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The New York Times Embraces 'Douche' as the Television Dirty Word of the Moment

The NY Times has just discovered that "douche" is used as an insult in mainstream media. Why do they seem to see the spread of a term derogatory to women as progress?

I had to laugh when I read a front page media story in the New York Times on Saturday by in-house art/media critic Ed Wyatt about how the use of the term douche (and its close cousin, douche bag) is breaking out all over -- get this -- network shows during "Family Time."

Now, there's a lot to mock about the Times article, including the fact that Wyatt used statistics from the notoriously biased Parents Television Council to prove that the use of "douche" is very much on the upswing. And of course it's hilarious to see the Times sticking its toe in the dirty-language pool with a term that has been a schoolyard staple for at least 50 years.

But let's not go down the snark path, or the media crit road just yet. Instead, let's stop for a second and see what is up here.

The piece holds up people calling each other douche bags on a range of shows as some kind of example of freedom of expression, or even gritty bona fides for the networks. According to Wyatt, the use of douche  seems to represent "the latest of broadcast television's continuing efforts to expand the boundaries of taste, in part to stem the tide of defections by its audience to largely unregulated cable television."

I'm sorry, but this won't do. I don't see the increased use of a sexist term related to women sanitizing their vaginas as a mark of progress. The word's street meaning, as described in the gritty urban dictionary: "The douche bag is a total moron and doesn't think before he speaks or acts," makes the gendered meaning all too apparent -- and repugnant.

Now, I'm stating the obvious when I note that using douche bag is quite pervasive in all sorts of macho cultures -- sports, military and now bad-ass language in the media. In fact, in the Wyatt article, those TV writers peppering their scripts with douche and douche bag refer to the fact that Andy Sipowicz on NYPD Blue used the term.

I'm all for gritty realism, and maybe Sipowicz was just the right character to throw the term around, but is that a reason to justify the present usage? I know I'm veering near the free-speech area and artistic freedom. The "what's wrong with just letting guys be guys" crowd may not like this. But I'm sorry, the prevalent use of "douche" does not represent artistic progress nor the expansion free expression.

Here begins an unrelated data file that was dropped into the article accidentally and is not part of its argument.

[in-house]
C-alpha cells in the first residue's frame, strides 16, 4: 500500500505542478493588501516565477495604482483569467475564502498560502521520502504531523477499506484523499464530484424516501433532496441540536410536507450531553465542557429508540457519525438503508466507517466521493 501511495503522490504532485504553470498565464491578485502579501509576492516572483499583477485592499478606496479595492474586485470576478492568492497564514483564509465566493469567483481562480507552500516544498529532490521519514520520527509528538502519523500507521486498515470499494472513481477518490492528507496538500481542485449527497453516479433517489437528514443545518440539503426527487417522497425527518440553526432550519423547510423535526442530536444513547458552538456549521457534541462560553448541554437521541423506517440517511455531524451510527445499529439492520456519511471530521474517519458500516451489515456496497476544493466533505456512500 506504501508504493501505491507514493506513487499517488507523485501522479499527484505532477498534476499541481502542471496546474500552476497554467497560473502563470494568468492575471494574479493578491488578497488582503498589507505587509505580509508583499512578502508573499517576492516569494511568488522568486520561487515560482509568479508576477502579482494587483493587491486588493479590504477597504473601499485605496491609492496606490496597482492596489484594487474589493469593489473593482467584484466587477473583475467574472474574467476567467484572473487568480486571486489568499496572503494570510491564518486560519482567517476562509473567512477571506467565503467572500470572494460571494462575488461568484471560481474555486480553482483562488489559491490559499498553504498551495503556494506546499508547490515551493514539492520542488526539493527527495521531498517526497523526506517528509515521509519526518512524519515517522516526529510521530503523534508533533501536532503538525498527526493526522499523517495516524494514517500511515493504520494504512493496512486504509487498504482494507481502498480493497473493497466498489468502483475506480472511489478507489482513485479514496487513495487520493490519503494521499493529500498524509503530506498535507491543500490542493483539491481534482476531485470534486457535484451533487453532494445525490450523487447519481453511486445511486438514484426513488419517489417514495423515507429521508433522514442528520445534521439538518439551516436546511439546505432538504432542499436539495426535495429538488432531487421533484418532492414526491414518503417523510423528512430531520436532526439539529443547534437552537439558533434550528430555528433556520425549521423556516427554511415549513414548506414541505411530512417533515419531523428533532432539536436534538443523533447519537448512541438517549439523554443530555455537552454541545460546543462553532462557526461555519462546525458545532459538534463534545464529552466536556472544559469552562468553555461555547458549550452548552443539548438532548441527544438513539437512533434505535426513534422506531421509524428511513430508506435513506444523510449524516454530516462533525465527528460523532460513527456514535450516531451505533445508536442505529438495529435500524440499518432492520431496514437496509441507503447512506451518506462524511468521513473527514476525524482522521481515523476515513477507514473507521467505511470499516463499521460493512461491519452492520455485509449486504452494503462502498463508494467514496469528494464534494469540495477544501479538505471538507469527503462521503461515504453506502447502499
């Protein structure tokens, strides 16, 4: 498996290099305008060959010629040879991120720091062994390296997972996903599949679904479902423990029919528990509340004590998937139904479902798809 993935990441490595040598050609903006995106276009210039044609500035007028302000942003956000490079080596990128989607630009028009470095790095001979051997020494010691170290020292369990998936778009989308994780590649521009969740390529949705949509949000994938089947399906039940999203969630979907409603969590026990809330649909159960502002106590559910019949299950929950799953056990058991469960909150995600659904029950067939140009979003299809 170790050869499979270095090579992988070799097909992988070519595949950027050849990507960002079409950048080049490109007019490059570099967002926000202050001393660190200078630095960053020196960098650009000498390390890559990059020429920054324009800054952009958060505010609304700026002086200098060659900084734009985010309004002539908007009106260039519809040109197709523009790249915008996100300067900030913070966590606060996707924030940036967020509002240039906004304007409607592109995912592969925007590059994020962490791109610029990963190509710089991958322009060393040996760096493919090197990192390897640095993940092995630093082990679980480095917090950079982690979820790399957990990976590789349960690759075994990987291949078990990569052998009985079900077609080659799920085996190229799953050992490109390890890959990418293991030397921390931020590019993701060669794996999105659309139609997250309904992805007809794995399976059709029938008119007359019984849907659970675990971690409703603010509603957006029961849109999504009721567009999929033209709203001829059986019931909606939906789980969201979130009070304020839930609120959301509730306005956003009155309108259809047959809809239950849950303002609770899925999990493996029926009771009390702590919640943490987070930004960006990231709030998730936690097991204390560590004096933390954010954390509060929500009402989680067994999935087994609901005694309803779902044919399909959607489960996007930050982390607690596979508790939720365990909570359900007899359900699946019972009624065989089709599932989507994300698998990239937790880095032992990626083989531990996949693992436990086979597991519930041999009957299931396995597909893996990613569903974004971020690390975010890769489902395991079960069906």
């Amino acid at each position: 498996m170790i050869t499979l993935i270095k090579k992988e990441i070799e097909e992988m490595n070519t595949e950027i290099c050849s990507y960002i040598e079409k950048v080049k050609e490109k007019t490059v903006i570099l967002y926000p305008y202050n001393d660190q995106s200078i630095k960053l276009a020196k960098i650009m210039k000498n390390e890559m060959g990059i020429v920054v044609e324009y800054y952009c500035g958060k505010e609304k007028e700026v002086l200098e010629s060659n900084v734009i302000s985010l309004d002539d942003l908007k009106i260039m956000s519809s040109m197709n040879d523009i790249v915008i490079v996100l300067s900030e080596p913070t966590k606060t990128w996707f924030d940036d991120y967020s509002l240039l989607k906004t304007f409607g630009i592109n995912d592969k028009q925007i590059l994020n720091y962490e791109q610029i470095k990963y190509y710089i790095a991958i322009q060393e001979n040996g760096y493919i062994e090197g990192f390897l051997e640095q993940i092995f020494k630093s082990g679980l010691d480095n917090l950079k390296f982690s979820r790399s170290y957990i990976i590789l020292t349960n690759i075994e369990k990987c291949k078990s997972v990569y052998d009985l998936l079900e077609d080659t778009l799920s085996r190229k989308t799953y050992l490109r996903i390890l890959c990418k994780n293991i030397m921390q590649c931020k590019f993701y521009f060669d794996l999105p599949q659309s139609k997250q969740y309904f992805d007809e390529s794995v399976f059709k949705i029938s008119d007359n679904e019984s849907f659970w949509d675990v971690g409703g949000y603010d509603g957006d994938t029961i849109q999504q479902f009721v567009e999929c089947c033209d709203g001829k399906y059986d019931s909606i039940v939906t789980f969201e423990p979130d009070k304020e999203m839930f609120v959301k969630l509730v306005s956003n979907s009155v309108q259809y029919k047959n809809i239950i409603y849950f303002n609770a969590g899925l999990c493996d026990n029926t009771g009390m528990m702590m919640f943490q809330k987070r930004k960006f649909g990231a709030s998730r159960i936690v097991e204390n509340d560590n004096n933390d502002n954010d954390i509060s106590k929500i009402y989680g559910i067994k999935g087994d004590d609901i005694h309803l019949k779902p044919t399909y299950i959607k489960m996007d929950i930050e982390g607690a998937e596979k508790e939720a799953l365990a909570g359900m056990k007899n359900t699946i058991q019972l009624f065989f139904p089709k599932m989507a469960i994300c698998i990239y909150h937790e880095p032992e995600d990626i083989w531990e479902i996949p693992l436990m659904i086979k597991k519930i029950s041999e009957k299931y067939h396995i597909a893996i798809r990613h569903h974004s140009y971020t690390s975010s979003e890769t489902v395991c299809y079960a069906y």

I'm not for censoring dirty words. I'm only pointing out that the growing use of douche and douche bag is just another little thing -- unlike the stupid Stupak amendment, which is a big thing -- that shows our culture has contempt for women.

I hate the term douche bag (and also never use the word cunt as a derogatory directed toward other men.) Maybe this makes me a wimp. Clearly, I'm no Andy Sipowicz. But in my defense, I'm not a prude. I feel free to use the term "scum bag" from time to time, mostly referring the bankers and corporations.

What's interesting is that scum bag -- which refers to a used condom -- is essentially a masculine word. Scum bag is probably as close to an analog to douche bag as we are going to get. But "scum bag" doesn't get any attention. No one's writing about it in the New York Times.

In the Urban Dictionary, the most popular definition of scum bag -- a low-life human being who is as worthless as a used rubber -- has only 144 up votes, while a douche bag -- "somebody who you think is a complete retard and doesn't know anything about what they're talking about" has 3,867 up votes.OK, not a scientific analysis, but you get the drift.

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